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Two For The Show: Producing Veterans and First-Time Collaborators, Todd Black and Jennifer Fox Join Forces for Roman J. Israel, Esq.

Posted By Spike Friedman, Wednesday, January 3, 2018

Roman j. Israel esq., at Its heart is a cinematic collaboration between its writer/director Dan Gilroy and its star/producer Denzel Washington. Gilroy wrote the film with only Washington in mind, saying publicly that if Washington had not accepted the role he would not have proceeded with making the movie. Washington, who plays the title role, is in nearly every shot of Gilroy’s film, realizing the intricately layered character of roman with a meticulously crafted performance. The film is an undeniably unusual, deeply affecting, character piece. It’s that rare studio film that surprises in both form and content, filled to the brim with the sort of moments that can only arise when two artists are working with each other at the top of their respective games.

Behind the scenes, the film was just as much a collaboration between two producers, PGA members Jennifer Fox and Todd Black. Fox effectively came with Gilroy, with whom she produced his debut directorial effort Nightcrawler in 2014. She has a long history working with both Dan and his brother Tony, and a deep trust forged through years of collaboration to bring truly sophisticated mainstream cinema to the screen. Black meanwhile has a personal relationship with Washington that goes back 27 years and has been working with him since producing Washington’s directorial debut Antwone Fisher in 2002. It was Black who first gave Washington the opportunity to work behind the camera and with whom he has forged a de facto partnership that has extended deep into each others’ careers.

Having two producers with that much power, experience and history with the artists involved could have led to any number of issues. Instead what arose was a true partnership, without which one of the year’s most idiosyncratic and affecting films never would have been made. Like Gilroy and Washington, their styles meshed effortlessly in bringing Roman J. Israel, Esq. to life.

The partnership between Fox and Black on the film started inadvertently at Gilroy and Washington’s first meeting. As Fox tells it, “There was a scheduling mix-up, and Dan was in a lobby in a hotel waiting for [Washington], calling me every 15 minutes, saying, ‘He’s still not here, what should I do?’ And I said, ‘Keep waiting. Just keep waiting.’ I couldn’t reach Denzel’s agent because it was a Saturday, and I didn’t have his cell phone, so I called Dan’s agent and his answer was that we have to call Todd Black. And so we got Todd on the phone.”

Black jumps in, confirming that he remembers the moment vividly: “I was in my backyard. I had just cleaned up some dogshit.”

 And in that moment, the producorial partnership was forged. “Within a minute, the problem was solved,” says Fox. “The meeting happened. All was well. But it was at that point I knew, ‘We really need Todd on this.’”

Jennifer Fox on location in Los Angeles with writer/director Dan Gilroy

Neither Gilroy nor Washington started of directing their own work. For Gilroy the process was a matter of gaining the confidence to do that work, something Fox brought out of him. “Dan gave me an unproduced script that was great, called Free,” Fox recalls. “It was about a runaway slave. It had this very commercial bent to it, but it dealt with very serious, tragic, historical situations, and he did it with such grace and elegance. As we started interviewing directors, I listened to Dan talk and at the end of one of these meetings, I said, ‘Dan, you need to direct this.’”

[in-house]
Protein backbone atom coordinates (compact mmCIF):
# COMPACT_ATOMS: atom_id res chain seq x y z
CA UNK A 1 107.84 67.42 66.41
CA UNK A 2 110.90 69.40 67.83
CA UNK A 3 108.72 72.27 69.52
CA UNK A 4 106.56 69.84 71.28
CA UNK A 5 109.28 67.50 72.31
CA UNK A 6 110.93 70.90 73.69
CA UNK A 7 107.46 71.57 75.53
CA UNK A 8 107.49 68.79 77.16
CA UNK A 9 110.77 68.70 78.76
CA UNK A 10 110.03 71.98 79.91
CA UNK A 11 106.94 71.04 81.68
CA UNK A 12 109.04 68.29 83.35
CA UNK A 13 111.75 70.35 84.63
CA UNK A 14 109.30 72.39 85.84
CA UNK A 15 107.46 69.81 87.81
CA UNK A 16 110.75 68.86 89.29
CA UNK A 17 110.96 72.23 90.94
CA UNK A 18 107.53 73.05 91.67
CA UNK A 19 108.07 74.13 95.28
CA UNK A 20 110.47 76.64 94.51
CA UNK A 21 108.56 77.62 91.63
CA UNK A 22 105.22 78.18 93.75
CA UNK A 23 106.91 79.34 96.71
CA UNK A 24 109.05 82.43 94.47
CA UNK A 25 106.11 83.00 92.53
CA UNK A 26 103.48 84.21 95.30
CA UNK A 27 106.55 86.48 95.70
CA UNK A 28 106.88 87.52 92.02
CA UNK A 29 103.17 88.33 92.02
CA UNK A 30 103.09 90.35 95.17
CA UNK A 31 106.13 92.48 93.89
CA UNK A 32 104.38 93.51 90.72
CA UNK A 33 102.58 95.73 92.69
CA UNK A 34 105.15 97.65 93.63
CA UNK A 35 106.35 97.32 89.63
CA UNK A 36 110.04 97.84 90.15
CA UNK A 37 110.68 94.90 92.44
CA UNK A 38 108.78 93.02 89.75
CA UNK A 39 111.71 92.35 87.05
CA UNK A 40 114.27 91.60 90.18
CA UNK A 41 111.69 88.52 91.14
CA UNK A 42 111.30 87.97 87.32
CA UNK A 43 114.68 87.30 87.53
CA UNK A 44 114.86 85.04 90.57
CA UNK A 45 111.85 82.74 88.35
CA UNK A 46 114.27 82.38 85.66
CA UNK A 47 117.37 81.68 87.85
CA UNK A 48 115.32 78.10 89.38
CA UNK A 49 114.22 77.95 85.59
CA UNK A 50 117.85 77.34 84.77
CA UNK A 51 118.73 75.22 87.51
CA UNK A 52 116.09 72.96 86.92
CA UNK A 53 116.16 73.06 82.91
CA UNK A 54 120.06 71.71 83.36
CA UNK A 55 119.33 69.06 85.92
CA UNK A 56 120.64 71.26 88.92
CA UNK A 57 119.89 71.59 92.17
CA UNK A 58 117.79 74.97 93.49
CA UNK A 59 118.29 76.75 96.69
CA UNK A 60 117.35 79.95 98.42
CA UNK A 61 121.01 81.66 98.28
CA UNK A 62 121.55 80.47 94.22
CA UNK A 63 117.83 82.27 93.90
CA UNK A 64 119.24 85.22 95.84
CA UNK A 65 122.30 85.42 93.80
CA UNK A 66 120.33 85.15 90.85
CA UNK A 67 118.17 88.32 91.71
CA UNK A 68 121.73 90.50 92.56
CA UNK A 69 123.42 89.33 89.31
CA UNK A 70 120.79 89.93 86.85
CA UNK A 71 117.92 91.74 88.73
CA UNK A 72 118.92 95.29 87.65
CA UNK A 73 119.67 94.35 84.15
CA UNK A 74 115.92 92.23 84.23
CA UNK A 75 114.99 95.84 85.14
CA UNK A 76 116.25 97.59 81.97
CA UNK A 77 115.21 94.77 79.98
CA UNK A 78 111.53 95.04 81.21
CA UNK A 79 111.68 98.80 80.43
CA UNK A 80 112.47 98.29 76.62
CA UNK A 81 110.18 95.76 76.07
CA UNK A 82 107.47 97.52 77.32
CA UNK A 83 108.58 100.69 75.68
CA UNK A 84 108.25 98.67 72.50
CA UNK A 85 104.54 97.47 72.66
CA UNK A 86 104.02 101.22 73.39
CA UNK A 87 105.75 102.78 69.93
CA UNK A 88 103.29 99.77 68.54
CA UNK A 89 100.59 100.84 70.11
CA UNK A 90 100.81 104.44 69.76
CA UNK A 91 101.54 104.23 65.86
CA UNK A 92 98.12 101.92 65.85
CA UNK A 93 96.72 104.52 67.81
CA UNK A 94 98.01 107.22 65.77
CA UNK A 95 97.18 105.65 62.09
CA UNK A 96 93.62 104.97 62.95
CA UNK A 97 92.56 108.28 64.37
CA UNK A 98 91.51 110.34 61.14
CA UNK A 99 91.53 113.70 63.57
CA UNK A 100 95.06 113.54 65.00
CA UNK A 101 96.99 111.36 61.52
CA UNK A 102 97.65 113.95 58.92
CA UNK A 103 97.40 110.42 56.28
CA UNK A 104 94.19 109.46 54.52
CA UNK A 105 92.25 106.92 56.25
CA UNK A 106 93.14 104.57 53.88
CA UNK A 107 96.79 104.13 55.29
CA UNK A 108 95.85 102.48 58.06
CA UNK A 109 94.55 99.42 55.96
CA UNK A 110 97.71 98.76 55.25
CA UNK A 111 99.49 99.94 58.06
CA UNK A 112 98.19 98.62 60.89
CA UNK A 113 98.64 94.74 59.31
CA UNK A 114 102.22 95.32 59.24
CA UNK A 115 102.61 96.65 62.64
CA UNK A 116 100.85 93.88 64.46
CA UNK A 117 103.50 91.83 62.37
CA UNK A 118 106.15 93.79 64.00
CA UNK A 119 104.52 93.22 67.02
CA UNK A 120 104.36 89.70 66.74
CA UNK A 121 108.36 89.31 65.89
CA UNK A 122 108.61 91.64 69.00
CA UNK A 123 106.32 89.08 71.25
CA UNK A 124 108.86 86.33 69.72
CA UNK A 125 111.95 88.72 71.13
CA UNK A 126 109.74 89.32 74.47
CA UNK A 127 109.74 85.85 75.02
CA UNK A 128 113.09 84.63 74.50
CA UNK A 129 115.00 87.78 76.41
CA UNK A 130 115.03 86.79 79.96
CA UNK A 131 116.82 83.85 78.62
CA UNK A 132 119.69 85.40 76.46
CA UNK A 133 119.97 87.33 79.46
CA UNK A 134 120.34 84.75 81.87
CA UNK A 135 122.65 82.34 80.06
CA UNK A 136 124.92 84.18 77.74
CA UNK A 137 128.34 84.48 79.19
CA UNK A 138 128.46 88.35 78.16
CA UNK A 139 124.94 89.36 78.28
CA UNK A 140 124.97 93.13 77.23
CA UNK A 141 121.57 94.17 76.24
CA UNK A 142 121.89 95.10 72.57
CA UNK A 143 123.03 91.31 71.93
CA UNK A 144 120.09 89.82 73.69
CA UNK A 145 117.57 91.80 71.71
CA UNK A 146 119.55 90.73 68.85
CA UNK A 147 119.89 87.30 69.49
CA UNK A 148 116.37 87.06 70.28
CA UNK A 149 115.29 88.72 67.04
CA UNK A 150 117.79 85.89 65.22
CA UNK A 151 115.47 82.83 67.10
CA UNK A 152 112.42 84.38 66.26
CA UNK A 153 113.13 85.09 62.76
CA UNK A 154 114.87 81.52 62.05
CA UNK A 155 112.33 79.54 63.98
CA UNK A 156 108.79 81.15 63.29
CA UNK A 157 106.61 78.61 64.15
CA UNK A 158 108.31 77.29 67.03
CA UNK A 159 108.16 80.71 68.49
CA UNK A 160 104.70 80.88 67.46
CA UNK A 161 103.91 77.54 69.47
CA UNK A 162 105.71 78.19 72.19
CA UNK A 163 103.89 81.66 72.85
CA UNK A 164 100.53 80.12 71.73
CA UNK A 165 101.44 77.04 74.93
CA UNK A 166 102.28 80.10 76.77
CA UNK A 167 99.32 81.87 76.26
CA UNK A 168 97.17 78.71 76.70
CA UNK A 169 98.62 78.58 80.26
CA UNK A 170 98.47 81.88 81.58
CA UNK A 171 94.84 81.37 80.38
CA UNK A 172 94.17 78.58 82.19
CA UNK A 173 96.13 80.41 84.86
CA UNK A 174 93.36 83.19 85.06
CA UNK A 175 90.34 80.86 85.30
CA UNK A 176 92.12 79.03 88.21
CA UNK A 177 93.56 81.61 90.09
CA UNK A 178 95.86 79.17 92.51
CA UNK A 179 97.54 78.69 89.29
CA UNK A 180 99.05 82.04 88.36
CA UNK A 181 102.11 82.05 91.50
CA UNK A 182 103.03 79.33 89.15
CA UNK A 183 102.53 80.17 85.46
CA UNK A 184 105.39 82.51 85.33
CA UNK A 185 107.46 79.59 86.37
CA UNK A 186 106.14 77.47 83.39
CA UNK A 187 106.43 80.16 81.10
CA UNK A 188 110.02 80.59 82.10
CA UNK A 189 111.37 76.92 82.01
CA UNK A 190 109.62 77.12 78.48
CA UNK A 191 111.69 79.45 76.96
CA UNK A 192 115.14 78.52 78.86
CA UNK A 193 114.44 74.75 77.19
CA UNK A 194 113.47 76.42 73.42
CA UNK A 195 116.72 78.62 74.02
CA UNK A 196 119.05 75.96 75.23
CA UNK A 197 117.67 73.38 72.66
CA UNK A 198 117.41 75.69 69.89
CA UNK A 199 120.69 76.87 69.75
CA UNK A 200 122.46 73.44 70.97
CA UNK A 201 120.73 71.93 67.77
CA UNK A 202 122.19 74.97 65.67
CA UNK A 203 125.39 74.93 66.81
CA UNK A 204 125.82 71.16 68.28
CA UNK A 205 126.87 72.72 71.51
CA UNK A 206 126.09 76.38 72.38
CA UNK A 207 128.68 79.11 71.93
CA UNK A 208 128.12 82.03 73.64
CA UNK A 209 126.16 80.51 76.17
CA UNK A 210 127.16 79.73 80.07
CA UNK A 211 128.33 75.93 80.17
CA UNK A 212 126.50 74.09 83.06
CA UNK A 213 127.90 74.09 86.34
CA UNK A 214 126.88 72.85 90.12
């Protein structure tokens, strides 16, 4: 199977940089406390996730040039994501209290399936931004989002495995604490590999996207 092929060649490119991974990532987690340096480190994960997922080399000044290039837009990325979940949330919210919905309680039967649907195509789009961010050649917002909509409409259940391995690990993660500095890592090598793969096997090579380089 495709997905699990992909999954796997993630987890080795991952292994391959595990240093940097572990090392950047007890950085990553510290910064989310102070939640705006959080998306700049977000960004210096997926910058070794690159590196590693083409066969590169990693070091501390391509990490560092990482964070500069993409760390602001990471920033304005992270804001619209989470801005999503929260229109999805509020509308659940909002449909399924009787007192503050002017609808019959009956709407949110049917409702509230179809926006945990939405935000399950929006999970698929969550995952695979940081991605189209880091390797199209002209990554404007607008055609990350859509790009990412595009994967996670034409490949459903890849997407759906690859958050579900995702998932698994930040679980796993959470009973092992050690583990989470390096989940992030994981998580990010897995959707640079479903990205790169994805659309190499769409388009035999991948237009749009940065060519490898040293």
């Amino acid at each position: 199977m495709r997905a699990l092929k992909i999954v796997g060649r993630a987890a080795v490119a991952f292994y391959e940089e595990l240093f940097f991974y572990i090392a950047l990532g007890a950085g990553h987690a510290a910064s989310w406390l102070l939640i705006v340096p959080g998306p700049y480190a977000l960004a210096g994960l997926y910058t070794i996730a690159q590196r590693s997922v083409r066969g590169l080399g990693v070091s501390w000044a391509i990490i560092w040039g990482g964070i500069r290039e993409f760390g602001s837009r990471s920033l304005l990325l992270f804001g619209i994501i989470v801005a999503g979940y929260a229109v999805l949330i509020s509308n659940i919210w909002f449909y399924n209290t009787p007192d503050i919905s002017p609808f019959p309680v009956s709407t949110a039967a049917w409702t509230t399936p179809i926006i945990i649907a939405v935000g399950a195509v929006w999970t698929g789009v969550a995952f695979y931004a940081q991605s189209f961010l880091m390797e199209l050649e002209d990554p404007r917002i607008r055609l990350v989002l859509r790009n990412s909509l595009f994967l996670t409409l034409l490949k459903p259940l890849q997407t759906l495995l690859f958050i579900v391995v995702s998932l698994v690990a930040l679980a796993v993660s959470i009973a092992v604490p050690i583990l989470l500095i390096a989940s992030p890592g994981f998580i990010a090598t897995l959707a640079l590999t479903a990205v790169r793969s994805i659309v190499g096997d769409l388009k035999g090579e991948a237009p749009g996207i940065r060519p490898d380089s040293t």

For Gilroy, this was a breakthrough. And while Free did not end up going into production, Fox and Gilroy teamed up to develop the script that became his directorial debut, Nightcrawler. It was a project that was able to get a star attached in Jake Gyllenhaal, and with Dan’s brother Tony onboard  as a producer, financing came into place. The film was an immense success critically and financially, more than tripling its budget at the domestic box office alone, while earning Gilroy a Best Original Screenplay nomination.

On the heels of his frst feature, Gilroy had the opportunity to direct a number of different projects. But he was set on telling the story of Roman J. Israel. Fox explains, “Coming of of Nightcrawler, he had a moment, people were looking forward to what he’d do next. He turned down a lot of things that were offered to him where he could have been paid more money, and he stuck with this. We talked about it at length, and I’d say ‘It’s a risk,’ and he’d say ‘I’m a gambler, and I believe in this.’”

For Washington, the opportunity to work behind the camera was brought to him by Black. “I bought the rights to my friend Antwone Fisher’s life,” Black recounts, “and I paid him out of my honeymoon money, $10,000, which was a lot of money to me then, to write a screenplay. I was dealing with Washington’s then agent, to get him to read it. It took years, because at that point Denzel was doing movie after movie after movie. Finally he read it. His agent said he wanted to meet but that he wasn’t interested in starring in it—he was interested in directing it. And I considered and decided I was open to that, and in fact, it was interesting to me.”

Todd Black relaxes on set with cast member and
fellow producer Denzel Washington